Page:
The people of Timor-Leste have a strong relationship with the natural environment. For generations, ancestors depended on the environment for food, clothing, building materials and everything else essential for life. 

During the long period of colonialism and occupation, the exploitation and destruction of the  environment has been devastating. Forests have been over-logged or burnt leading to landslides, chronic erosion, threats to wildlife and decreases in food sources. This has caused additional hardship for the many people living in rural areas who still rely on forests for food, fuel, medicines and building materials.

Air pollution, particularly in Dili, is a growing challenge with emissions from cars and motor scooters contributing to already poor air conditions as a result of smoke from household and forest fires. Women and children, who breathe in polluted air while cooking, are particularly at risk of lung and respiratory diseases. Recent assessments have concluded that 90% of households use firewood for cooking. 

Climate change, and the risk of more extreme weather and rising sea levels, presents serious environmental challenges for Timor-Leste.

The livelihoods and well being of children, young people and women are dependent upon this agriculture, which is strongly influenced by unique climatic conditions. Understanding these agricultural and climatic conditions assists in formulating an understanding of the specificities affecting each sub-district. Timor Leste’s mountains influence rainfall patterns. More rain falls in the mountains than on the coast; and the south coast in effect, has a second period of seasonal rain. Whereas most of the north coast has its monsoon rain from December through February, the south coast enjoys additional rains in April, May and June. These rains can often be greater than the rains at the beginning of the year,20 although the recent seasons have produced erratic rains. As a result, the north coast is far drier than the south: and the mountains are rainier than the coasts. These patterns are critical to agriculture; the foundation of a child’s wellbeing growing up in a rural area.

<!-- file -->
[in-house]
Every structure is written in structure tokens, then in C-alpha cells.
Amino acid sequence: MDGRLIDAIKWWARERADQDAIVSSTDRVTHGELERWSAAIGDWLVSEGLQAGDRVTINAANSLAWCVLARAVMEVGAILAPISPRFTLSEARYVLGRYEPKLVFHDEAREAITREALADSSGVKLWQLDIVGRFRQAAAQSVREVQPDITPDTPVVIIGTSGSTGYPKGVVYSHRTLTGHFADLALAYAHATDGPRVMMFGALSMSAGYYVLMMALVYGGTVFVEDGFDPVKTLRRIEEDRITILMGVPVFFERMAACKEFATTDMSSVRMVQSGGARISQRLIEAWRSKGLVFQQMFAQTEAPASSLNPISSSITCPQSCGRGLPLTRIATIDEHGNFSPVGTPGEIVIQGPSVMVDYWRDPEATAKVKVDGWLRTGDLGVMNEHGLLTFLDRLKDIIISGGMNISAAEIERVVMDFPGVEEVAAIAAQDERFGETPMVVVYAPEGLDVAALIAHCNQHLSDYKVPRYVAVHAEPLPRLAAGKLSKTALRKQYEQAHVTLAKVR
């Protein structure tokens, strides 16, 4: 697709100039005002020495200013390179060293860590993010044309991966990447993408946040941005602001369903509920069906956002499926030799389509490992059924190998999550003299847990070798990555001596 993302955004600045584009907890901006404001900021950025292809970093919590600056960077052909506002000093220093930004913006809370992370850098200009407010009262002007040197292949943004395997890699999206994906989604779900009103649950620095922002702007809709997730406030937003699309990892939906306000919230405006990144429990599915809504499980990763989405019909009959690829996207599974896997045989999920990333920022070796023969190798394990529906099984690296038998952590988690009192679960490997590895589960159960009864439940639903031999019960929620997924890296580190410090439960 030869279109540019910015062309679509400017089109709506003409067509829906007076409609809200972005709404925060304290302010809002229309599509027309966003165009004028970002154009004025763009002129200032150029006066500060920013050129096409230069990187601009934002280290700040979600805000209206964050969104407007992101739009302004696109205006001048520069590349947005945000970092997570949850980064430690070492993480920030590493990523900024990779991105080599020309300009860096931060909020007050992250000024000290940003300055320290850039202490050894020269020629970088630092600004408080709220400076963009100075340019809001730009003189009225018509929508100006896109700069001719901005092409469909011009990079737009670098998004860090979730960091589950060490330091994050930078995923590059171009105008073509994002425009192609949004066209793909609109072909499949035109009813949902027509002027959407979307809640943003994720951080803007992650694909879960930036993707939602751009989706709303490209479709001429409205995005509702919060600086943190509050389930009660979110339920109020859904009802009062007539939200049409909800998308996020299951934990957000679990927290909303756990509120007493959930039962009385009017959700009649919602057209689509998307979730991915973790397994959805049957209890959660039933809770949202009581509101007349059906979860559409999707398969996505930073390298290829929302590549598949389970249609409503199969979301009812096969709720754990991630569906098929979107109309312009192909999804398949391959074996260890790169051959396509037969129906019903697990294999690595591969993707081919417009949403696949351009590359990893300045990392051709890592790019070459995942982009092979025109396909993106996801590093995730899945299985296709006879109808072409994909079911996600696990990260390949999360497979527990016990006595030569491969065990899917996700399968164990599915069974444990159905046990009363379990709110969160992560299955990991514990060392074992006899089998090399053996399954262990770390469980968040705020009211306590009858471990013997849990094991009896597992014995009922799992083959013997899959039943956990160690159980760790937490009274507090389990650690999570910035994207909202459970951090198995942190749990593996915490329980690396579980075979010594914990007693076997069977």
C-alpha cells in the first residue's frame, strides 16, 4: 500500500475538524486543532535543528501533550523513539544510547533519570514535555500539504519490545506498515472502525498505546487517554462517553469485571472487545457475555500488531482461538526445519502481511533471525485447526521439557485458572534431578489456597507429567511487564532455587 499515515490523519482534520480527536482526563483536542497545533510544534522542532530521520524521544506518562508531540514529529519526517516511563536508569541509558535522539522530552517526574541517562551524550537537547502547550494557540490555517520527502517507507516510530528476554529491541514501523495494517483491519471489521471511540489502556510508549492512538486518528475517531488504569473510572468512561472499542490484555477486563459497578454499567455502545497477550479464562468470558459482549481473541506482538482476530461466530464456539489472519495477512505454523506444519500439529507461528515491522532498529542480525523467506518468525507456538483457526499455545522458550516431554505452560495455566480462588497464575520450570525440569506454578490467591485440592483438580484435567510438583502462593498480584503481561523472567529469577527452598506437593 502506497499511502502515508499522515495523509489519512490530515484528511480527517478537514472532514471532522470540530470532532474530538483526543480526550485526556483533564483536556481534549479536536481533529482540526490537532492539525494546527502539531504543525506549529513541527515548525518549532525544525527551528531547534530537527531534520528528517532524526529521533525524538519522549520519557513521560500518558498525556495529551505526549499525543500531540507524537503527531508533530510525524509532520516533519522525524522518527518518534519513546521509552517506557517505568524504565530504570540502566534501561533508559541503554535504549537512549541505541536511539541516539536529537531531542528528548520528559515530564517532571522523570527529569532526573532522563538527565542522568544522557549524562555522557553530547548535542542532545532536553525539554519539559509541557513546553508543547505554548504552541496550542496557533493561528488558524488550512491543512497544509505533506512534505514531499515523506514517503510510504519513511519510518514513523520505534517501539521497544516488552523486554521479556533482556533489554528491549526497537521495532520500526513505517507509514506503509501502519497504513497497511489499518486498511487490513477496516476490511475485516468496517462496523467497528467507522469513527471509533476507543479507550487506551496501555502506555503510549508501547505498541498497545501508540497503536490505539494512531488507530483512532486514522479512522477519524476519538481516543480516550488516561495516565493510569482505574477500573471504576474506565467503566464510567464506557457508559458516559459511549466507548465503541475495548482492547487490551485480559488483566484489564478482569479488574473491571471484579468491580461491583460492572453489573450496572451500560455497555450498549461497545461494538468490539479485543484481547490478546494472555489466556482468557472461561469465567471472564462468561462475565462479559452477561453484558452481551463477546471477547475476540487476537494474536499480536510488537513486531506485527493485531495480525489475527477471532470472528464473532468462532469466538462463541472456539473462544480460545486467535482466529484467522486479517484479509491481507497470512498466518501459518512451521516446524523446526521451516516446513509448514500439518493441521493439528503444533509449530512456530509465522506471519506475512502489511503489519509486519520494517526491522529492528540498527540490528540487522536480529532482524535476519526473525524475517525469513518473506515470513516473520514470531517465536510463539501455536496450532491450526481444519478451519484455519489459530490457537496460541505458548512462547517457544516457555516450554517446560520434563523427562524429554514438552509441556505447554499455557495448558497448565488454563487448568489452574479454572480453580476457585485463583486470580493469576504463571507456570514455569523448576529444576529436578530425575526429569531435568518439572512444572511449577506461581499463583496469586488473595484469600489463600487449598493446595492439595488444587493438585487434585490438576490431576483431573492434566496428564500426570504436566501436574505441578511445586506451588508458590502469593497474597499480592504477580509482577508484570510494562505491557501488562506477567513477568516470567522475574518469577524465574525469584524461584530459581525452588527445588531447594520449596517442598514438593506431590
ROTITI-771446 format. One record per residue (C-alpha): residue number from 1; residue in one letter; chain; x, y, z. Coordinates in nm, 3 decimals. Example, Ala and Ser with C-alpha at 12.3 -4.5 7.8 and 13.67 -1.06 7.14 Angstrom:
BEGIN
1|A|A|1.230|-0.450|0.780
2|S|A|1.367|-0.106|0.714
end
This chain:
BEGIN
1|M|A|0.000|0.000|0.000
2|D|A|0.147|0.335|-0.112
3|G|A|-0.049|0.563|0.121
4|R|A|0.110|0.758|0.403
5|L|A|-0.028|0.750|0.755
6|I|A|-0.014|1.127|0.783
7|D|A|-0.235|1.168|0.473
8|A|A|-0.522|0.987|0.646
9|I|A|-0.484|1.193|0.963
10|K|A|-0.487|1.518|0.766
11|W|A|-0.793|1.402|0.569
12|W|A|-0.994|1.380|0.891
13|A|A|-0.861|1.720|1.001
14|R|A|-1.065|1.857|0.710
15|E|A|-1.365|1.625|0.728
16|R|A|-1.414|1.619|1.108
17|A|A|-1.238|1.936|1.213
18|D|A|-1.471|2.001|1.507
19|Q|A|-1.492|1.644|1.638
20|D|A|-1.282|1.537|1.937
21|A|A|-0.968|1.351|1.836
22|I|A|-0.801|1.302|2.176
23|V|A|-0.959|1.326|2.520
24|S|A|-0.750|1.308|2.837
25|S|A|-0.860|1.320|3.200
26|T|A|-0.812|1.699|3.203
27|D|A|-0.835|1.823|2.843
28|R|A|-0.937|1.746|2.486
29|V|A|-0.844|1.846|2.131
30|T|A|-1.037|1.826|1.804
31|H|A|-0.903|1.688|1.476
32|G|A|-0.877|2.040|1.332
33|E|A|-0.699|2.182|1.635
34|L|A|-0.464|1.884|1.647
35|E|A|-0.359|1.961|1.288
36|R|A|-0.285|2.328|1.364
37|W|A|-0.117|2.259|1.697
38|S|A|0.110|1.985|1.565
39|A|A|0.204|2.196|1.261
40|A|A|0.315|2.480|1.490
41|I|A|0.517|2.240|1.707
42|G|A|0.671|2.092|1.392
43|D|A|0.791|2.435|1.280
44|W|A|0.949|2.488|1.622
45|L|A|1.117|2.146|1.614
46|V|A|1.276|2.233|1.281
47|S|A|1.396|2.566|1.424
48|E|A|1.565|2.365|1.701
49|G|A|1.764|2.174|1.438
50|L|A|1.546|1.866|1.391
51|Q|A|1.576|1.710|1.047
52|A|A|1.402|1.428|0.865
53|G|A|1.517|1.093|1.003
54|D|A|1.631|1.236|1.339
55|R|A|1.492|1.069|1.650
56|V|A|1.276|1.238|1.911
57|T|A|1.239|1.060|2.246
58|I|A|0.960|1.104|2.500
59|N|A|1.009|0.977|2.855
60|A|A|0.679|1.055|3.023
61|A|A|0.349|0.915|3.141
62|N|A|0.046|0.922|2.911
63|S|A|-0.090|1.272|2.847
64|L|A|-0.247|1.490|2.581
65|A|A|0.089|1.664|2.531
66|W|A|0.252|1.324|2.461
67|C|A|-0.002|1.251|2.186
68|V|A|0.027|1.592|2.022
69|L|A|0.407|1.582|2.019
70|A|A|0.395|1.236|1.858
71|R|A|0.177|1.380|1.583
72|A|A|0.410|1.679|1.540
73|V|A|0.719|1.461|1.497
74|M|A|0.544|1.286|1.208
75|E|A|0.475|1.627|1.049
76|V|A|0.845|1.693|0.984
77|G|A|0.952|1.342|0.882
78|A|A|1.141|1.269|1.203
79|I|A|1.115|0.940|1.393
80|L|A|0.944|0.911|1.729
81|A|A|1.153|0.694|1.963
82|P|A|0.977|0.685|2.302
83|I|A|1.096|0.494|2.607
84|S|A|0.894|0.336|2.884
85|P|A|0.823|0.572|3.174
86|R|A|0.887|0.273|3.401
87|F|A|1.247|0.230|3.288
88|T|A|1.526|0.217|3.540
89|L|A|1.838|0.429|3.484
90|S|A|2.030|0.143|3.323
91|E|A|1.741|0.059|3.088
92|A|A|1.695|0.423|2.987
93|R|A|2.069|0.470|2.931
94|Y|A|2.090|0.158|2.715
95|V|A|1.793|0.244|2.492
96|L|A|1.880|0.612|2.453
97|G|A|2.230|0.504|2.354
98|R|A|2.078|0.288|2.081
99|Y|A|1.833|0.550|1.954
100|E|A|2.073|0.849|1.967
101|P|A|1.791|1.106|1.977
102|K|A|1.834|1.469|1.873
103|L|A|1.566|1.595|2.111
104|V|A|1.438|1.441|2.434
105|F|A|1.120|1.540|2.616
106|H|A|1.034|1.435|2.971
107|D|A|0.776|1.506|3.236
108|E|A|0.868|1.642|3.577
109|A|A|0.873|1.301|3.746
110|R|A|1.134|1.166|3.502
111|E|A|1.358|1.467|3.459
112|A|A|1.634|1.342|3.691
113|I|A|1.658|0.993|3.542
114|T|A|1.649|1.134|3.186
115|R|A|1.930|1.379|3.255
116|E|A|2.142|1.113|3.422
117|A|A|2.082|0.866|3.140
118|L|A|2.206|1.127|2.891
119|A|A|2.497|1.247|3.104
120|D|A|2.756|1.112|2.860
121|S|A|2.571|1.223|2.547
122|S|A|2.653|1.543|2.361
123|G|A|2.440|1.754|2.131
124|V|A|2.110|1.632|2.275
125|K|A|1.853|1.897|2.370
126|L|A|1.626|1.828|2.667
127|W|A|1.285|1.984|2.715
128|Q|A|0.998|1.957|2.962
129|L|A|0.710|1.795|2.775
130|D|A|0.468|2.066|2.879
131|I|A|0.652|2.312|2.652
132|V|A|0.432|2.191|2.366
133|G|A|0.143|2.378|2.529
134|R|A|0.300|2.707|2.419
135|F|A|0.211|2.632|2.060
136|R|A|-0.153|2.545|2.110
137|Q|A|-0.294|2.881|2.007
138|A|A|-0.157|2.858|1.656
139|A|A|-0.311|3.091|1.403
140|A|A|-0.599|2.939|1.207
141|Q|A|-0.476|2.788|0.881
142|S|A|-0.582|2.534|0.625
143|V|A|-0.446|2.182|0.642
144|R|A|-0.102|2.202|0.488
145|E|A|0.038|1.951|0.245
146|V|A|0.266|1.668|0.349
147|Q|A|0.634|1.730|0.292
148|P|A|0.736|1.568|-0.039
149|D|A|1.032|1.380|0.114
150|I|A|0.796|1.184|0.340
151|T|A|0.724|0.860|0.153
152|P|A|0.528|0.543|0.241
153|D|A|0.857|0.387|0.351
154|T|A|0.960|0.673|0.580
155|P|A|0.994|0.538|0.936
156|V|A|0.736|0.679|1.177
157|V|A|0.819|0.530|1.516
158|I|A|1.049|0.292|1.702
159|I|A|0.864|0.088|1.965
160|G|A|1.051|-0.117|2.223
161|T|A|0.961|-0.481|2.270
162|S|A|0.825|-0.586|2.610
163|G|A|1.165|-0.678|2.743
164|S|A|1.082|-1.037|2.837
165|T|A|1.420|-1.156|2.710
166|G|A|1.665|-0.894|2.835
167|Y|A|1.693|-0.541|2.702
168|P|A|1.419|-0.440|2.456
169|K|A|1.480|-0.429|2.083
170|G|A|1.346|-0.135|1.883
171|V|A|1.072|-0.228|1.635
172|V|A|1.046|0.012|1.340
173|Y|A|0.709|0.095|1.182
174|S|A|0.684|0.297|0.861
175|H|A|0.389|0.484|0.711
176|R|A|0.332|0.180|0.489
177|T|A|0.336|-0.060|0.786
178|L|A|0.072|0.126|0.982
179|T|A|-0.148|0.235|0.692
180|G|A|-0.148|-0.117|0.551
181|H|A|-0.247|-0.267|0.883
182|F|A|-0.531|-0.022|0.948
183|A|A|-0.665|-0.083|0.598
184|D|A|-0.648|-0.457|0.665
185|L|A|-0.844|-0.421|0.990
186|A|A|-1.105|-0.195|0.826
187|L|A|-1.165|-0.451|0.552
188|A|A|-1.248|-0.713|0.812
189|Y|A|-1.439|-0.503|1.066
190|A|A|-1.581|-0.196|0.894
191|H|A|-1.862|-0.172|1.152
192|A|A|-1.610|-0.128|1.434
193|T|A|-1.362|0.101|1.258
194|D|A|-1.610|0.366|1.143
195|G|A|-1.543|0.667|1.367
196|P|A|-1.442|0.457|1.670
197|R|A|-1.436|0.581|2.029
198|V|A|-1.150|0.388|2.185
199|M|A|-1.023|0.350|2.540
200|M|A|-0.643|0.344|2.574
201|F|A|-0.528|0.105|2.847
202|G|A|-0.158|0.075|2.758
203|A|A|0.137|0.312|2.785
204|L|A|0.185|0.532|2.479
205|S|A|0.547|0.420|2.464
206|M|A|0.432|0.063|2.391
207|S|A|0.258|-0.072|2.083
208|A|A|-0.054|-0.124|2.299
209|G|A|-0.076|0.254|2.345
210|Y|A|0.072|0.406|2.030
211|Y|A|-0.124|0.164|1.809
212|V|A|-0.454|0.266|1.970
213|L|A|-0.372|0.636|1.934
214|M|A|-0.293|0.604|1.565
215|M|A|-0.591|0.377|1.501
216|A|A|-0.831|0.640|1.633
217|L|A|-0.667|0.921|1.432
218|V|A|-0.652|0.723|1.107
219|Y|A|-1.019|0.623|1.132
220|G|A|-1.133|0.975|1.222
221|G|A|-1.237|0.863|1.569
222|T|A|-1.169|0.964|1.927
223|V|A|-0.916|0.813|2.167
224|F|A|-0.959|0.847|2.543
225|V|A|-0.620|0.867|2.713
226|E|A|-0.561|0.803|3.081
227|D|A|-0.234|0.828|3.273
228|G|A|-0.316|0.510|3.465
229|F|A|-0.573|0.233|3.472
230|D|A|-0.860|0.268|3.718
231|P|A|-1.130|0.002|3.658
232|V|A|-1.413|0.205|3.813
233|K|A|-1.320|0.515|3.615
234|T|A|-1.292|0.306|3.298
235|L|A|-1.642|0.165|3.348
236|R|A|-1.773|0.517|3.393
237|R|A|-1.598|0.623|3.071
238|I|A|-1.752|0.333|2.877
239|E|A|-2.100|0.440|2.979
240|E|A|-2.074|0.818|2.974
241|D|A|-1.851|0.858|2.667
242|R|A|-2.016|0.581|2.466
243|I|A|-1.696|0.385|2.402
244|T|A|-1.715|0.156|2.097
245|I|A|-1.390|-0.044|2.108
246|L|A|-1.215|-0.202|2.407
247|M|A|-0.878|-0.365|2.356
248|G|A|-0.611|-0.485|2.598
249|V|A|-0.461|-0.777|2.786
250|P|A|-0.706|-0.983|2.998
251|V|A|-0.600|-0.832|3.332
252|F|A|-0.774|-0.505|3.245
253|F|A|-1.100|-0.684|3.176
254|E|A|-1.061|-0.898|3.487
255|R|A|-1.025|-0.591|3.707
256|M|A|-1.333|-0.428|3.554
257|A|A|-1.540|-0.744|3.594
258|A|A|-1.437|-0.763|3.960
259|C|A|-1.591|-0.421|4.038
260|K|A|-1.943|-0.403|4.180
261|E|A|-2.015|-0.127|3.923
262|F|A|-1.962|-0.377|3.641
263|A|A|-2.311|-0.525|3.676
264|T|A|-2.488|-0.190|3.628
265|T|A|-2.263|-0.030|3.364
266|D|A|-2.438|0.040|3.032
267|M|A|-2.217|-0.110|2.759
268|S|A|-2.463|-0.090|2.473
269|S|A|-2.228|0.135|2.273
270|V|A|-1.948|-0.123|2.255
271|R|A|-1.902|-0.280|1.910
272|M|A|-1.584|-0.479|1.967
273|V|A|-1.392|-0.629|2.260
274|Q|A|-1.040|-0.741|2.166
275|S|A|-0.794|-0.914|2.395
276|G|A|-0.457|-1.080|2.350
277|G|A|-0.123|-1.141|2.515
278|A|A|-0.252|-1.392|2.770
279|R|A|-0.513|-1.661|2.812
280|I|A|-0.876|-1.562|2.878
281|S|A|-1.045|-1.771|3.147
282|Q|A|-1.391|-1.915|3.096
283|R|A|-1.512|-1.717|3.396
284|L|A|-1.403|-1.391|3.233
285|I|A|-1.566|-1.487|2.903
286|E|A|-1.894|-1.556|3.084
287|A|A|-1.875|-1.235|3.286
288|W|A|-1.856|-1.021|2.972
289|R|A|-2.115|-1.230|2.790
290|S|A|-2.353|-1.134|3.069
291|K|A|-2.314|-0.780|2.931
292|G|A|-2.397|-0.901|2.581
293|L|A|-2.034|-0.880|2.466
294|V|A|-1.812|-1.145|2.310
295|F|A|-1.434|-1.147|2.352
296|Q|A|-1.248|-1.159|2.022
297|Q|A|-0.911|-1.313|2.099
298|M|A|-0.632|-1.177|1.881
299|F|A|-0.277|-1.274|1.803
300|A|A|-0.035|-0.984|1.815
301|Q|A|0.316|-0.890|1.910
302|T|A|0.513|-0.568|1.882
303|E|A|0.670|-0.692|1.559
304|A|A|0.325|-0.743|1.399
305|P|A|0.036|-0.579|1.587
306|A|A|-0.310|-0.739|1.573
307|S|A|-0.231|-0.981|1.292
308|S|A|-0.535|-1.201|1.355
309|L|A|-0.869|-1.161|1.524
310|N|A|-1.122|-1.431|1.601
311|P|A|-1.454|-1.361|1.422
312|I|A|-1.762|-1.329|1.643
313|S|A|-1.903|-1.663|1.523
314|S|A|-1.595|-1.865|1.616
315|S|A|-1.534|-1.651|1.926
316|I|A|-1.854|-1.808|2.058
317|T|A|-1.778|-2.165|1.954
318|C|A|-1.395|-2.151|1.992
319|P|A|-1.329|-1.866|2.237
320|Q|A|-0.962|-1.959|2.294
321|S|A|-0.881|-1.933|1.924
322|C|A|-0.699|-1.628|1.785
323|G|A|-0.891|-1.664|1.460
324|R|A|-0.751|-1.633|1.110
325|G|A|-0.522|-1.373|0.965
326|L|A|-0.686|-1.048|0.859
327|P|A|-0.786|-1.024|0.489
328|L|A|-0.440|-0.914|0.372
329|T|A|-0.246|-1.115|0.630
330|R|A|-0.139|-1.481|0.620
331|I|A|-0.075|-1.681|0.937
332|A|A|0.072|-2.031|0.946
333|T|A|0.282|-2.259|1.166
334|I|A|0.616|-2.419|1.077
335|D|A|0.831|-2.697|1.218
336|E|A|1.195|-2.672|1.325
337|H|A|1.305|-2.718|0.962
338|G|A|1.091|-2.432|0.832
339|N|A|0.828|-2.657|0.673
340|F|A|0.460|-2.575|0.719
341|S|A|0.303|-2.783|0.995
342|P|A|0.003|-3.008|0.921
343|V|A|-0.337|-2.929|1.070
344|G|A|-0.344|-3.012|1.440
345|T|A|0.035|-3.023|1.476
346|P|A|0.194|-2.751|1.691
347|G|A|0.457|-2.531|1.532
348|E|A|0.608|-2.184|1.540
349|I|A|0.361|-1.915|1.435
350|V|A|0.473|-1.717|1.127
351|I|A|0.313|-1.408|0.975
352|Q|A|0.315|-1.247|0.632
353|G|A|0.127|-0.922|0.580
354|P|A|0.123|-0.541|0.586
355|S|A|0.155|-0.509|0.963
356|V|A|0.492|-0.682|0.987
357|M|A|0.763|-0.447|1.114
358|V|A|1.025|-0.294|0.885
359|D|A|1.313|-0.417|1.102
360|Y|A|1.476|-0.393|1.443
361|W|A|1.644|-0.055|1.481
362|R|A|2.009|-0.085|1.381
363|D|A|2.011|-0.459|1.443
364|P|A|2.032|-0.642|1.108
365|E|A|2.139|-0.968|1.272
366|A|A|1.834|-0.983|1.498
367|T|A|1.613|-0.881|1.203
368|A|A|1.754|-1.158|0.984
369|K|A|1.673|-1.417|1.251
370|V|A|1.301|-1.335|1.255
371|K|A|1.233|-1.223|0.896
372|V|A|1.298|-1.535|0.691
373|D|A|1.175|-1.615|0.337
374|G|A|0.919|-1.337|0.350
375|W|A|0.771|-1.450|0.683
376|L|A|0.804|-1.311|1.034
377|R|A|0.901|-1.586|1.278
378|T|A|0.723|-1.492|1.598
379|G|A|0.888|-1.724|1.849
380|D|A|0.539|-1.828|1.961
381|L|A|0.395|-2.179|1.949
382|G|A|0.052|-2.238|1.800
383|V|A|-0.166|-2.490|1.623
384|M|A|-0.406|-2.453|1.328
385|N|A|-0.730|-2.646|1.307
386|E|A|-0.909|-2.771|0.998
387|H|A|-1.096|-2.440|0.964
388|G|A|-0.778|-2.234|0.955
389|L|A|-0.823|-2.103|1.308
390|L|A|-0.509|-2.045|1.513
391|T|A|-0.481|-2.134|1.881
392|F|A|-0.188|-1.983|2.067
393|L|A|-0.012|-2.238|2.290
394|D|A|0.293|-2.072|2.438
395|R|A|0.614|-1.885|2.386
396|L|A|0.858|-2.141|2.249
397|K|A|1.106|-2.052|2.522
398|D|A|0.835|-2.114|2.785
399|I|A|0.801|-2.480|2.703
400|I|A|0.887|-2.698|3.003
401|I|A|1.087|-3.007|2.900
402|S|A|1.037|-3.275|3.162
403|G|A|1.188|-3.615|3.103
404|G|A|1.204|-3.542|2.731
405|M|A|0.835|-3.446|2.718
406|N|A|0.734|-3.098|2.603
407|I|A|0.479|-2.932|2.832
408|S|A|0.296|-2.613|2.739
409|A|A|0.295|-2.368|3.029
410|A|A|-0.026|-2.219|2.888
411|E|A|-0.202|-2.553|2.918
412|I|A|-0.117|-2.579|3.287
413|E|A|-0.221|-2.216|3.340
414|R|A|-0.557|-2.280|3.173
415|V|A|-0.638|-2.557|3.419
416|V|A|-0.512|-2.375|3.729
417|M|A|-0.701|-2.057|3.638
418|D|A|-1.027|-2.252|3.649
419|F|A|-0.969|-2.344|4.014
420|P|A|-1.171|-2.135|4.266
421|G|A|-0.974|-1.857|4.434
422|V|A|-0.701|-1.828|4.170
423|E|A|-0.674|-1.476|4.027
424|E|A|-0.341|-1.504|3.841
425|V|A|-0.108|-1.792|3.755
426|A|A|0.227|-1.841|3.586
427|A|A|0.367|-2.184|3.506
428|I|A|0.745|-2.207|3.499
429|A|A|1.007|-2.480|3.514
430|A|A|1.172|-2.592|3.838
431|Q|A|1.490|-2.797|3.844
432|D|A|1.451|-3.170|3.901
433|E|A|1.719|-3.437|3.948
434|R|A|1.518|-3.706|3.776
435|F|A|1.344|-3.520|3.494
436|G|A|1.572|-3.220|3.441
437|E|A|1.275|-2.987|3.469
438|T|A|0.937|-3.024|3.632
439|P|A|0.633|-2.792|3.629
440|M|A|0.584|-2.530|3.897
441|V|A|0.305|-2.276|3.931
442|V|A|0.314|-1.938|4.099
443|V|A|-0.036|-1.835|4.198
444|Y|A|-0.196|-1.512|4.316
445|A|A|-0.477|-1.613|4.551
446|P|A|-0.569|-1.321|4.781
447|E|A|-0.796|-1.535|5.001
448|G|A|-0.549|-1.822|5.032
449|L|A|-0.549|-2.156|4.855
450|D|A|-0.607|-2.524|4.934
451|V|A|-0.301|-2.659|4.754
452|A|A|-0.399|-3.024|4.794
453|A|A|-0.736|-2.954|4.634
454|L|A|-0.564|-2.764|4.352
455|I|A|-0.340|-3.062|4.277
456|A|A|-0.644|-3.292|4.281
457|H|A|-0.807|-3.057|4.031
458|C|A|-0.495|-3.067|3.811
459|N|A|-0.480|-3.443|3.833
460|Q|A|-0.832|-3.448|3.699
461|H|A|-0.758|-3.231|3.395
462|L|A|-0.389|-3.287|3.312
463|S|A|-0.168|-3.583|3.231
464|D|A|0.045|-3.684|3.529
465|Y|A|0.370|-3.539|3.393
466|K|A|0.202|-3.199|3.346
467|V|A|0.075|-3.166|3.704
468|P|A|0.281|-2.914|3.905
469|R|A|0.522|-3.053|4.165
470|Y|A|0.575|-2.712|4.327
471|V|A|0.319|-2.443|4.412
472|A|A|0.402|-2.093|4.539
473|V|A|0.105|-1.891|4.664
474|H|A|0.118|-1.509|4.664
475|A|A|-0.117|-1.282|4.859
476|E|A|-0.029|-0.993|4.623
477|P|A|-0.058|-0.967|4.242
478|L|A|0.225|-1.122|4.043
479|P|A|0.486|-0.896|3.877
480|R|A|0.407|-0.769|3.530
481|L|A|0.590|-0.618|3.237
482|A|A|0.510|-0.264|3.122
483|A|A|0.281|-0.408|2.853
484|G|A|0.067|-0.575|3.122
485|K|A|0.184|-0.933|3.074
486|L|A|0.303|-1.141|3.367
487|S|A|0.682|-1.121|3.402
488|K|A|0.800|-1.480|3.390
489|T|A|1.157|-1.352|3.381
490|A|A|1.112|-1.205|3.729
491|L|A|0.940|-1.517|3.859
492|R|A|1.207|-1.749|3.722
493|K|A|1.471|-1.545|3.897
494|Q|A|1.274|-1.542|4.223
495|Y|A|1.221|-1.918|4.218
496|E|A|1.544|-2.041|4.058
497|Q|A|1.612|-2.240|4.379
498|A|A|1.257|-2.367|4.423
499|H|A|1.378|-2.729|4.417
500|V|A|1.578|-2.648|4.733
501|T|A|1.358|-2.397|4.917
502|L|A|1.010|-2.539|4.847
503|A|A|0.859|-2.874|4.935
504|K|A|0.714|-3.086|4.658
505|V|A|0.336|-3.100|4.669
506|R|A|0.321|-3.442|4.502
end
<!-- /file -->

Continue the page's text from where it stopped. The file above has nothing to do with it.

(Source: Plan Baseline Study, 2008; Fox, 2oo3)
                                    Rainfall within agro-climatic zones
(Source: Plan Baseline Study, 2008; ARPAPAET, 1996)